Two games into the season, every team in the AFC West can argue for its status among the NFL elite.
Every team except one.
Denver, Oakland and Kansas City are all undefeated. The Chargers, meanwhile, are winless. Sure, their two losses have come by just five combined points, but scoring margins don’t count in division standings. And given how brutal the AFC West looks so far, they don’t have much room for error — especially not with Kansas City coming to StubHub Center on Sunday (1:25 p.m., Ch. 2).
“It’s as good as I can remember in some time,” Chargers quarterback Philip Rivers said of the quality of the division. “We’ve just got to hold up our end of it now.”
“You can’t afford to fall back,” said cornerback Casey Hayward.
Some could argue that the Chargers already have. Since 2007, according to OddsShark, 83 teams have started the NFL season with two losses. Of those, only nine rebounded to make the playoffs. But such numbers are reflective rather than predictive, and professional athletes are nothing if not stubbornly self-confident.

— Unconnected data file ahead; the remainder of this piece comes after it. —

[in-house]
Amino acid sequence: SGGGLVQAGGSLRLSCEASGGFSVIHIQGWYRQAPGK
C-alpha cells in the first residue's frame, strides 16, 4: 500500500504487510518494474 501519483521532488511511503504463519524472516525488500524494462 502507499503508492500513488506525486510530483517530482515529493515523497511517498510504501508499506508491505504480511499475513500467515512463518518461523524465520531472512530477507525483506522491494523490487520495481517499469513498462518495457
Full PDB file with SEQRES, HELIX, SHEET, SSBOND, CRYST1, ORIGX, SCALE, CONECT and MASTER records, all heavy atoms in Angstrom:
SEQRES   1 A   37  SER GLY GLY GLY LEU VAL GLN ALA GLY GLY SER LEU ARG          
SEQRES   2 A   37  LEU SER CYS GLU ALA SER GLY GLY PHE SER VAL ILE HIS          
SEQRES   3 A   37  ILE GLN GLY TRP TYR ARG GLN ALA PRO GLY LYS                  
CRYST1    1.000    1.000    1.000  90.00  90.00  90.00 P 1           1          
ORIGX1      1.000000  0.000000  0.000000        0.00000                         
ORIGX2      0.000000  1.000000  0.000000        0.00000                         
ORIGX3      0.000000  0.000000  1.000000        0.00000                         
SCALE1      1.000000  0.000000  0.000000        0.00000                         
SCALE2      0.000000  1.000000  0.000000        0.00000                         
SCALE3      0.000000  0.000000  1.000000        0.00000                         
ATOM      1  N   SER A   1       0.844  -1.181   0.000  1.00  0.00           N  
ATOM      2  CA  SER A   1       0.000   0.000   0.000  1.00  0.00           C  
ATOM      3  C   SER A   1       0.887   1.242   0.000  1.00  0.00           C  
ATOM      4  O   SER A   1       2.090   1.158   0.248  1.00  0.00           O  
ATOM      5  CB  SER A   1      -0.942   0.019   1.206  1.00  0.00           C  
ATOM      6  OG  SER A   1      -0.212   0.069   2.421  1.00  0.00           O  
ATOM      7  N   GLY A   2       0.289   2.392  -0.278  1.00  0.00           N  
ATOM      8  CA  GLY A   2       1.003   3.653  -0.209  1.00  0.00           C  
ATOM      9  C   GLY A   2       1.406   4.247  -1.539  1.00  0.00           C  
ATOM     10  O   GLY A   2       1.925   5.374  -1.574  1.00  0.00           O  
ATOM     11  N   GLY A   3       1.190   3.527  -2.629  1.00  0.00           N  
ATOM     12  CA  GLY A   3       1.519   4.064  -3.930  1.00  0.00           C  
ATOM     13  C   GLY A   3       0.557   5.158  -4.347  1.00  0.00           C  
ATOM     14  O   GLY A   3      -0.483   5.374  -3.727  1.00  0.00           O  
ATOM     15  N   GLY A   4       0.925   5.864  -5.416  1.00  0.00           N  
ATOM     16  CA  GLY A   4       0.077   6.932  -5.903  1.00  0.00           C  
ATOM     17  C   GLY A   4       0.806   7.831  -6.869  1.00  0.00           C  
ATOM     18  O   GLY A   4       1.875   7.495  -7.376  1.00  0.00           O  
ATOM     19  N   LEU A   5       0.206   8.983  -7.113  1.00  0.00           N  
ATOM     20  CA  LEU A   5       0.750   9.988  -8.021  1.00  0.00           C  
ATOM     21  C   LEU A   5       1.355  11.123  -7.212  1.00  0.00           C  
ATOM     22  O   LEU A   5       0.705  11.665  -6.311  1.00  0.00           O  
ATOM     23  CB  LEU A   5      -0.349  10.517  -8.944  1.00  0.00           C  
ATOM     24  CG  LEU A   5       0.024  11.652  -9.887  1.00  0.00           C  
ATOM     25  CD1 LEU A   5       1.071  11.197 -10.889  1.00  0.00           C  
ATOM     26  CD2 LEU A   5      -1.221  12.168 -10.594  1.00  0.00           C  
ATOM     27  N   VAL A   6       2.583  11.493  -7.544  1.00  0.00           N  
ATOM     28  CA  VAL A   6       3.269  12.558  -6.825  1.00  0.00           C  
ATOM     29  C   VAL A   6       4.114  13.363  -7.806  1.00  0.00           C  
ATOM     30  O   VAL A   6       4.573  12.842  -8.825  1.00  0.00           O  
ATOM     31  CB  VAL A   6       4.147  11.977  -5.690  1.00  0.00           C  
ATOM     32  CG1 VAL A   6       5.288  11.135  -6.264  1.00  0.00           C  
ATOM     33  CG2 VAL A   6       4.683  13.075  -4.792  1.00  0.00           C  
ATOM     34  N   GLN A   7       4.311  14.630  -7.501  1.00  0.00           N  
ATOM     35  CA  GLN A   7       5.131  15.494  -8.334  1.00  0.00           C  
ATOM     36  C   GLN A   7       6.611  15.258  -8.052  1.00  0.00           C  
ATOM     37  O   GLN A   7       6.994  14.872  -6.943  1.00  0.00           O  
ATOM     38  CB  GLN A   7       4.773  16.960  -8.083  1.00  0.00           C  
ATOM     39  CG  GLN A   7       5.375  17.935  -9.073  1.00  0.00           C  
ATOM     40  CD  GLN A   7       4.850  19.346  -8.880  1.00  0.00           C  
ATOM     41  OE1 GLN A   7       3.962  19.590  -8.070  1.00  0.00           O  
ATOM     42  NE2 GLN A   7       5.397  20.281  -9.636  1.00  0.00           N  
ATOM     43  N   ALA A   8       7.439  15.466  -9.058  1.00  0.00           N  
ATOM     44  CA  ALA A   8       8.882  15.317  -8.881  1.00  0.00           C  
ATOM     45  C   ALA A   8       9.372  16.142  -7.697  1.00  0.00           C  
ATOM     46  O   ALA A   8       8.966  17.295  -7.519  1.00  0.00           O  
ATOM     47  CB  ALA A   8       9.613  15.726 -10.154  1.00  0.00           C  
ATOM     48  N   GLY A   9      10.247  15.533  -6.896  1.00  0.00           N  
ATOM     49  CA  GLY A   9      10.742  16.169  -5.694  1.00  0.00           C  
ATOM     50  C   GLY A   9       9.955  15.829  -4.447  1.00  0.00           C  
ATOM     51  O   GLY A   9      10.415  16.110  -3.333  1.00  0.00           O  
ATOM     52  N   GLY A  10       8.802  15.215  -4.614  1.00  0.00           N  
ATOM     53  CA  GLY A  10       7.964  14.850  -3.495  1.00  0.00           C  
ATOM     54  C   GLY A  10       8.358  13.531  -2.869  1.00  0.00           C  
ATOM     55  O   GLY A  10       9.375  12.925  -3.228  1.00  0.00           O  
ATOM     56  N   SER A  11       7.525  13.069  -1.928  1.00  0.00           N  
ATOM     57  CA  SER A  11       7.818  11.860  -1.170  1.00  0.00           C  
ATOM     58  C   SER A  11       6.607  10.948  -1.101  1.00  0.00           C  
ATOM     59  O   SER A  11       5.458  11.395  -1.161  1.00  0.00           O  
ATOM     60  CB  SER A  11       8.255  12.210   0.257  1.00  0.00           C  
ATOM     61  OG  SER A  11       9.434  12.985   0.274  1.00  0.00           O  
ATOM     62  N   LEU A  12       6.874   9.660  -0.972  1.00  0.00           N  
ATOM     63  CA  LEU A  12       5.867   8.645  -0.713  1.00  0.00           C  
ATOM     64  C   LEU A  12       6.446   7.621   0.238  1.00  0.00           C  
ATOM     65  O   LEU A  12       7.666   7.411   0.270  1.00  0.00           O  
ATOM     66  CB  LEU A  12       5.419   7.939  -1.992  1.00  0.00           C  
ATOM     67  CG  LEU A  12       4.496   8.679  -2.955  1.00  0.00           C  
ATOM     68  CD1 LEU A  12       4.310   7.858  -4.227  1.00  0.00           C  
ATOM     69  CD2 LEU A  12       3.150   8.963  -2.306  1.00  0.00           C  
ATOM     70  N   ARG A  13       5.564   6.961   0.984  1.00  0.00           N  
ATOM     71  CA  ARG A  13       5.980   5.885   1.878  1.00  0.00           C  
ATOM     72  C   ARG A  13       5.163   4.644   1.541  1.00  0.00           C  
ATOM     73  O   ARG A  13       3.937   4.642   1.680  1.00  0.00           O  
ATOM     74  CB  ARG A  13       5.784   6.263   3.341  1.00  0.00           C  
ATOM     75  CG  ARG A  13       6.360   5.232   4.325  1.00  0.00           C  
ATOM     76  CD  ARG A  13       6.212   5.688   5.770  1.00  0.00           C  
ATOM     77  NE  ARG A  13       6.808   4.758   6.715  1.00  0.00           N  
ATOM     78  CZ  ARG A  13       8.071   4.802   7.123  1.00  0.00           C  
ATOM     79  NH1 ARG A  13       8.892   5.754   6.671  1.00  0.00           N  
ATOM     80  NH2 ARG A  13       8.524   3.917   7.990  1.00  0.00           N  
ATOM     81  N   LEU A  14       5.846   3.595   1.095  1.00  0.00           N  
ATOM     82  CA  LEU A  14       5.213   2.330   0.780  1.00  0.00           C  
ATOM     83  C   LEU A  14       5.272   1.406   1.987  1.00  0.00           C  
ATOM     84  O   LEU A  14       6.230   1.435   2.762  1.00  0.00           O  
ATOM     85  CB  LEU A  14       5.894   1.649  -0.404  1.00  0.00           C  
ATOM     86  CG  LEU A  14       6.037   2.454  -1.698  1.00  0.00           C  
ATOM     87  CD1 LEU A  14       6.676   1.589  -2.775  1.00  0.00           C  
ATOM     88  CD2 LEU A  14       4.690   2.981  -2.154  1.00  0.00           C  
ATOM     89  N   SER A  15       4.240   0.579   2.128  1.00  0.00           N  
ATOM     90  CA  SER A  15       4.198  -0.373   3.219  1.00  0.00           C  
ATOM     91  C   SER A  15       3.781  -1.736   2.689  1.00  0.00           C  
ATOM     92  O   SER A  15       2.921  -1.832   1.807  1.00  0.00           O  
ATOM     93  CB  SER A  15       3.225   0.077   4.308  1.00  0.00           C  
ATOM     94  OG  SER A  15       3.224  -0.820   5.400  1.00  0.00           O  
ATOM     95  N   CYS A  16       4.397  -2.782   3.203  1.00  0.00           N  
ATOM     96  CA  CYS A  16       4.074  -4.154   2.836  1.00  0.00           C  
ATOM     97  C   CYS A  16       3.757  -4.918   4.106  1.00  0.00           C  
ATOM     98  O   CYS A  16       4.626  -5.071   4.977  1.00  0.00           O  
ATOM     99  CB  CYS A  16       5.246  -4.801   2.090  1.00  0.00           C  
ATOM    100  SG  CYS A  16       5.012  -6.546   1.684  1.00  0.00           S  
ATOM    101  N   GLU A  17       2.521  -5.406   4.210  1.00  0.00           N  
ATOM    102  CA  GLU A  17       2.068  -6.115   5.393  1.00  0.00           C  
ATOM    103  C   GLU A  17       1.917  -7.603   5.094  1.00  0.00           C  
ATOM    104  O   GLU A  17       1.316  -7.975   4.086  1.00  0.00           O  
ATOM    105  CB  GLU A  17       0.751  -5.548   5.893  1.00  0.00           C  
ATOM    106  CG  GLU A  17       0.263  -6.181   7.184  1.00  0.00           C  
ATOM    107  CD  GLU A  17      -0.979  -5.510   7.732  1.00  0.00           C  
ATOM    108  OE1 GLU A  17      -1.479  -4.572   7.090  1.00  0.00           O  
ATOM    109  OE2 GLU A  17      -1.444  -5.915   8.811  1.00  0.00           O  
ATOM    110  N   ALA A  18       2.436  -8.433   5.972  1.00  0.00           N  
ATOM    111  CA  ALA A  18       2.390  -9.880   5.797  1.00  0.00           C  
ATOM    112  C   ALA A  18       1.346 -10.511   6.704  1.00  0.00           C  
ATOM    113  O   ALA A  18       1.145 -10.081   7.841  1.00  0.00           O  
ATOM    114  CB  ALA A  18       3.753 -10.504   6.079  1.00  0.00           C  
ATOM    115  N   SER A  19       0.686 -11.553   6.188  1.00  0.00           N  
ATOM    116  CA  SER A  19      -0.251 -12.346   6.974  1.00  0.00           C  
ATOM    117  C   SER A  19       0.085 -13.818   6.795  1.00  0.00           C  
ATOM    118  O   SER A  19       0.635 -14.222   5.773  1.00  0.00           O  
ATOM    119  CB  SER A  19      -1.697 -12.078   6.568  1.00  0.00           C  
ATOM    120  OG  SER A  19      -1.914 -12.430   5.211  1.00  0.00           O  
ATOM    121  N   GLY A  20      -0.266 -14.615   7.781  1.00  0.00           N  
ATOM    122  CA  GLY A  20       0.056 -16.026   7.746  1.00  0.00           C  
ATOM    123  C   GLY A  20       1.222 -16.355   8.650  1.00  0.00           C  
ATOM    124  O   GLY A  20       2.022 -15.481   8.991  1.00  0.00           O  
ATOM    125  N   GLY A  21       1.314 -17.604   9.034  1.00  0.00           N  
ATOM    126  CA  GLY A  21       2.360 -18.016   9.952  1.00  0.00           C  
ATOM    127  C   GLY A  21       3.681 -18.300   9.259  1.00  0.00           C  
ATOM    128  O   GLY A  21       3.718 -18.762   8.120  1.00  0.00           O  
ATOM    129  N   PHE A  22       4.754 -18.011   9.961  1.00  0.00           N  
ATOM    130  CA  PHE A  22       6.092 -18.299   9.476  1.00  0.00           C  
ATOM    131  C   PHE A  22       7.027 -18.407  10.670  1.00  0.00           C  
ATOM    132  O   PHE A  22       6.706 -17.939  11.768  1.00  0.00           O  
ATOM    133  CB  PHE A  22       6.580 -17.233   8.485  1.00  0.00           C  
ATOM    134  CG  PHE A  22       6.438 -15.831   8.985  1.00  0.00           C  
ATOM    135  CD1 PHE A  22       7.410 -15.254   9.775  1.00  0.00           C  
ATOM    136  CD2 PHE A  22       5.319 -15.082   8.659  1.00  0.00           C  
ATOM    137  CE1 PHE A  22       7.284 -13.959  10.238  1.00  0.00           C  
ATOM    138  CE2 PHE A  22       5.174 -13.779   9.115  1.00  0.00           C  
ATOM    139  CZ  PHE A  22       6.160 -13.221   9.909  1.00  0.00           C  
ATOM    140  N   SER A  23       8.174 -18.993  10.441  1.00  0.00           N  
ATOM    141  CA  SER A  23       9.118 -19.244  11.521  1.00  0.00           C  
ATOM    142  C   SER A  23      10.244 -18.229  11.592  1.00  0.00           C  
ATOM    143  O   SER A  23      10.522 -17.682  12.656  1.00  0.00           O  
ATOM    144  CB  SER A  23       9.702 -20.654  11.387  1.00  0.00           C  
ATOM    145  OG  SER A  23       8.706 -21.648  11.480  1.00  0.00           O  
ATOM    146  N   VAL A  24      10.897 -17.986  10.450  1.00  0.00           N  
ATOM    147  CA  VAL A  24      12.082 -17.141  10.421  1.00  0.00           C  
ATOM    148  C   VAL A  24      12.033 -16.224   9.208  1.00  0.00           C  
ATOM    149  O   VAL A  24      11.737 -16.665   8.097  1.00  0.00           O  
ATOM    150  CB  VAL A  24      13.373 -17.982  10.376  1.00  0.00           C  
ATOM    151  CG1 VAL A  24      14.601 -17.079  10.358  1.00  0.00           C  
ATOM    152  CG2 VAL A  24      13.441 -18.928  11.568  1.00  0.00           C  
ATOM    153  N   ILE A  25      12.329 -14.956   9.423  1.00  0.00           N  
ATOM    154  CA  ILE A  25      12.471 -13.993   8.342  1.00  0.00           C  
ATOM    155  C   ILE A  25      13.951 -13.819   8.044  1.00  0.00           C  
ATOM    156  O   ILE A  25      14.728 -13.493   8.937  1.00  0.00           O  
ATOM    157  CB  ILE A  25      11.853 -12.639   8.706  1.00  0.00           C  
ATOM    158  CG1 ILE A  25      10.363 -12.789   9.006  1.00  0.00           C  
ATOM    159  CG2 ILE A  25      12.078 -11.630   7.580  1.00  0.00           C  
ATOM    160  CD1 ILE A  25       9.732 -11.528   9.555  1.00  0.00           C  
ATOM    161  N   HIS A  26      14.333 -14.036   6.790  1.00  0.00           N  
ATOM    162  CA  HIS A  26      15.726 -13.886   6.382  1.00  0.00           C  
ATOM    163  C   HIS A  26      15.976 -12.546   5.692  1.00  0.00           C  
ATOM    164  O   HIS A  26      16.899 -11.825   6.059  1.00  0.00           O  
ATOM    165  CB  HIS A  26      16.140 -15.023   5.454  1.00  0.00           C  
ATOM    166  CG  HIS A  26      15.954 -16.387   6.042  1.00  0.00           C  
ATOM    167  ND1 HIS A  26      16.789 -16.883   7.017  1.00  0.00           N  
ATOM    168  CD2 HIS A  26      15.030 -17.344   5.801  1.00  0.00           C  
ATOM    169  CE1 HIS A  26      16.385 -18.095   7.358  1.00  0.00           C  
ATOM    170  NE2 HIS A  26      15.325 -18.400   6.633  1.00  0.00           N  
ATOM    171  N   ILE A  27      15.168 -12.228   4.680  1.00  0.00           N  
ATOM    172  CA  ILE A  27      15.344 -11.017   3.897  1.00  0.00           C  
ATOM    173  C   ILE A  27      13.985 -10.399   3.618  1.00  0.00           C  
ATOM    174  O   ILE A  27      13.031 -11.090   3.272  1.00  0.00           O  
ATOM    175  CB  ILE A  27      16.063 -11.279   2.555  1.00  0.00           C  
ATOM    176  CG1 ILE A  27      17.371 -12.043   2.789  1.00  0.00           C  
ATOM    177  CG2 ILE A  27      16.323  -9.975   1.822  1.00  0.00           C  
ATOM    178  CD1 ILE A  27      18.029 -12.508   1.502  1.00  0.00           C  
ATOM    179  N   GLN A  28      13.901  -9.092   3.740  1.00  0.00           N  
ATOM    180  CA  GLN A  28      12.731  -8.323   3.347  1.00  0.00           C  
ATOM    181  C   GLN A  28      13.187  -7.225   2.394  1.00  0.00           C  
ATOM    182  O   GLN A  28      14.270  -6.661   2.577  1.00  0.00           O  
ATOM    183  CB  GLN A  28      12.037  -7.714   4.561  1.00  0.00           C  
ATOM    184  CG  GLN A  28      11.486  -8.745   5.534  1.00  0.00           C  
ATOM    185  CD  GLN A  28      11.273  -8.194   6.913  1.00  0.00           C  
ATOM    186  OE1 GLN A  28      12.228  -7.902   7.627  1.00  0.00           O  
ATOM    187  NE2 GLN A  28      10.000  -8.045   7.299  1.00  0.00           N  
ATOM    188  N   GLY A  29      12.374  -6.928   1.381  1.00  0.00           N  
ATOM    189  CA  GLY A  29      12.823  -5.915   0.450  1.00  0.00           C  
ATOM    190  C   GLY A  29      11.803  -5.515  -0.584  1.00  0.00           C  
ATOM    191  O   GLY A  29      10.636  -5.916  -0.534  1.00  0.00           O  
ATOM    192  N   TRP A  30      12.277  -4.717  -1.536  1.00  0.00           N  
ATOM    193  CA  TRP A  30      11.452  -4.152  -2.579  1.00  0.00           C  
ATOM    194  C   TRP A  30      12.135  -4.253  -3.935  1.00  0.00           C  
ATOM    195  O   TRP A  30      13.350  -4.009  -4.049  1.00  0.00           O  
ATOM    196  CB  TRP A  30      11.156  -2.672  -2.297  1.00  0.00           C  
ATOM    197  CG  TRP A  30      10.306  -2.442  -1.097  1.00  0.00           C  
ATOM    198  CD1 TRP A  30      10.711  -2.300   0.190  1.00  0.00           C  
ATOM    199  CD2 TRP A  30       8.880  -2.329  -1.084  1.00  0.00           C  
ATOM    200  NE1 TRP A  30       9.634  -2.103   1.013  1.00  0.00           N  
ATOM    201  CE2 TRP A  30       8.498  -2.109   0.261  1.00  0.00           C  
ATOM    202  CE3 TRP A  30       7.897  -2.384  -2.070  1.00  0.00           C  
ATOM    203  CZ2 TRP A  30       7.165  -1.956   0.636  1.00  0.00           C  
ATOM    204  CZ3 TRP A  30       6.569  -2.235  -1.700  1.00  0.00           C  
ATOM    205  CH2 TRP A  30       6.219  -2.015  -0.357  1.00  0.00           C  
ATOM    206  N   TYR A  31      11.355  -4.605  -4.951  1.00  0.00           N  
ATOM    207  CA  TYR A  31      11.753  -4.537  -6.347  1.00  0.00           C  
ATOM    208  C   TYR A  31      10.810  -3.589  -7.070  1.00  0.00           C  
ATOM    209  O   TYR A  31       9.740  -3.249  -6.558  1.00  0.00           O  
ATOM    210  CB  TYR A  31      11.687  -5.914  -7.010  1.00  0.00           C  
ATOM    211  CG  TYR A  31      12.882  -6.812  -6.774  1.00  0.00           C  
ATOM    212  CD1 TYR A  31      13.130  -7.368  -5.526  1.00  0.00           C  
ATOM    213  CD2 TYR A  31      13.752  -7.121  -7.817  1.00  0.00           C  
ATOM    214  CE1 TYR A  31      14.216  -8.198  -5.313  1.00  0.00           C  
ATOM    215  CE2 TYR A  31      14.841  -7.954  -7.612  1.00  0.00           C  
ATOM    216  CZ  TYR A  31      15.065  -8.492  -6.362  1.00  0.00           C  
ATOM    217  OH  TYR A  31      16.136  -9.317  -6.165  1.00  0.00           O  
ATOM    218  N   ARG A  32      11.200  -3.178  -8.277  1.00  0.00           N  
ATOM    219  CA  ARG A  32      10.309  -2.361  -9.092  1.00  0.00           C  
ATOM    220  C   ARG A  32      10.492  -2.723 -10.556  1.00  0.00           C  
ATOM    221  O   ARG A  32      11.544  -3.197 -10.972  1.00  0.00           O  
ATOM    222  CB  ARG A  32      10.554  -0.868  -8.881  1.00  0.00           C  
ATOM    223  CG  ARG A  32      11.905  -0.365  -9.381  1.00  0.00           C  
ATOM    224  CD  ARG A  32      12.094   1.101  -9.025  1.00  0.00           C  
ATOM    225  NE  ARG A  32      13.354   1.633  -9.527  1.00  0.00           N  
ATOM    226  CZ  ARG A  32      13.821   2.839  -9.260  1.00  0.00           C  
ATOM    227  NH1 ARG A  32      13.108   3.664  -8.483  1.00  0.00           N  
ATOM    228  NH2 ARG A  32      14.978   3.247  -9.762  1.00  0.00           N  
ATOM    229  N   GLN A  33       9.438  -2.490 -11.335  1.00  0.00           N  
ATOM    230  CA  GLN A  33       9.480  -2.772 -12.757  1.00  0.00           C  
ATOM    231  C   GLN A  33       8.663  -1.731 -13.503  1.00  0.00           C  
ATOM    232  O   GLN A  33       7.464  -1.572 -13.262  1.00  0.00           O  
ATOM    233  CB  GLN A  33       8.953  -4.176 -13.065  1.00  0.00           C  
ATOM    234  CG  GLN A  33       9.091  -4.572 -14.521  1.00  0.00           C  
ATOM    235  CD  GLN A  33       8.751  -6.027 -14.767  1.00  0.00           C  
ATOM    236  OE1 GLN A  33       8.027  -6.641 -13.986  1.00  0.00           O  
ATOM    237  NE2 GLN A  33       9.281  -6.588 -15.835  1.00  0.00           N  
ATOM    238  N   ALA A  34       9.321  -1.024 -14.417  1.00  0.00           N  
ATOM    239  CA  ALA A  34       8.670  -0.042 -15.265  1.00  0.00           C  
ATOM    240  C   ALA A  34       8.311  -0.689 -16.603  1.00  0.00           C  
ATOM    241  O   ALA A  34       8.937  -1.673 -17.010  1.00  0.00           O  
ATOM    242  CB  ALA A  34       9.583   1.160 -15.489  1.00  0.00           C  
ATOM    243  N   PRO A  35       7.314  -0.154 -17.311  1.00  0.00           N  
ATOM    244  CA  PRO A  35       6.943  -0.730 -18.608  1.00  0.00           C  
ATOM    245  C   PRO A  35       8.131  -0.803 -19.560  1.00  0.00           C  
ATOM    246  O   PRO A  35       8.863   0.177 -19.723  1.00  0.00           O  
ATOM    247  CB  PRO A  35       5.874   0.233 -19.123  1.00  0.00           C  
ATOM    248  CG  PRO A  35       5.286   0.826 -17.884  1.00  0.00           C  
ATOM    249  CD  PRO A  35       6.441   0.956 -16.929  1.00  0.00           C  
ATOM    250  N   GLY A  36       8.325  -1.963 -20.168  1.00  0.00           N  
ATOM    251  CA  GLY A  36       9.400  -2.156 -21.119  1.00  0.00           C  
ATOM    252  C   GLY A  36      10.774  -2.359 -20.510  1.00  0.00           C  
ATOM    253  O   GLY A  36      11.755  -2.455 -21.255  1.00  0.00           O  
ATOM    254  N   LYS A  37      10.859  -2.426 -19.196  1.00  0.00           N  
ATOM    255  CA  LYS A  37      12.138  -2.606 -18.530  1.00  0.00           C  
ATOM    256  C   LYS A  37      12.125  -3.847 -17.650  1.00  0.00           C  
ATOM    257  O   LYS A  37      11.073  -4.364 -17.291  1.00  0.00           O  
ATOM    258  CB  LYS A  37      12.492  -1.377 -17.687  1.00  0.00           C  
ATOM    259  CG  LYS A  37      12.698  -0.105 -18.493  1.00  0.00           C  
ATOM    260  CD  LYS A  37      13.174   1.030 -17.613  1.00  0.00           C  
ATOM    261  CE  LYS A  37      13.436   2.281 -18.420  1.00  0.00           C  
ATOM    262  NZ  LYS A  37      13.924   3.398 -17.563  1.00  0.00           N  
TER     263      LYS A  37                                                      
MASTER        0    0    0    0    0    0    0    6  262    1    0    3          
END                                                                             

“I know there’s all the stats out there,” Rivers said, “about how many percentage of teams that start 0-2 make this — I know all those things are out there. But we have 14 games left. … There’s a lot of football left.”
Numerous times this month, the 35-year-old quarterback has shaken off suggestions of a nightmarish deja vu. The Chargers are 1-10 in one-score games since the start of last season, yes — but this year’s losses, Rivers argued, have not come as a result of “sloppy, bad football.” This version of the team simply hasn’t gotten into a good rhythm, despite its occasional sparks of promise.
Rivers also pointed to past comebacks as reason for hope.
In 2007, the Chargers started 1-3, but closed the regular season a six-game winning streak before eventually falling to the Patriots in the AFC Championship game. The following season, the Chargers opened 0-2, but eventually clawed back to .500. And the year after that, they shook off a 2-3 start by reeling off 11 straight wins.
The problem? The AFC West was far weaker a decade ago. Through those three seasons, the Chargers were the only team in the division to make the playoffs. None of their rivals recorded a winning season during that span, allowing the Chargers to make the playoffs even in 2008 as an 8-8 team.
This year’s division looks as strong as it has ever been. Kansas City and Oakland both possess top-five…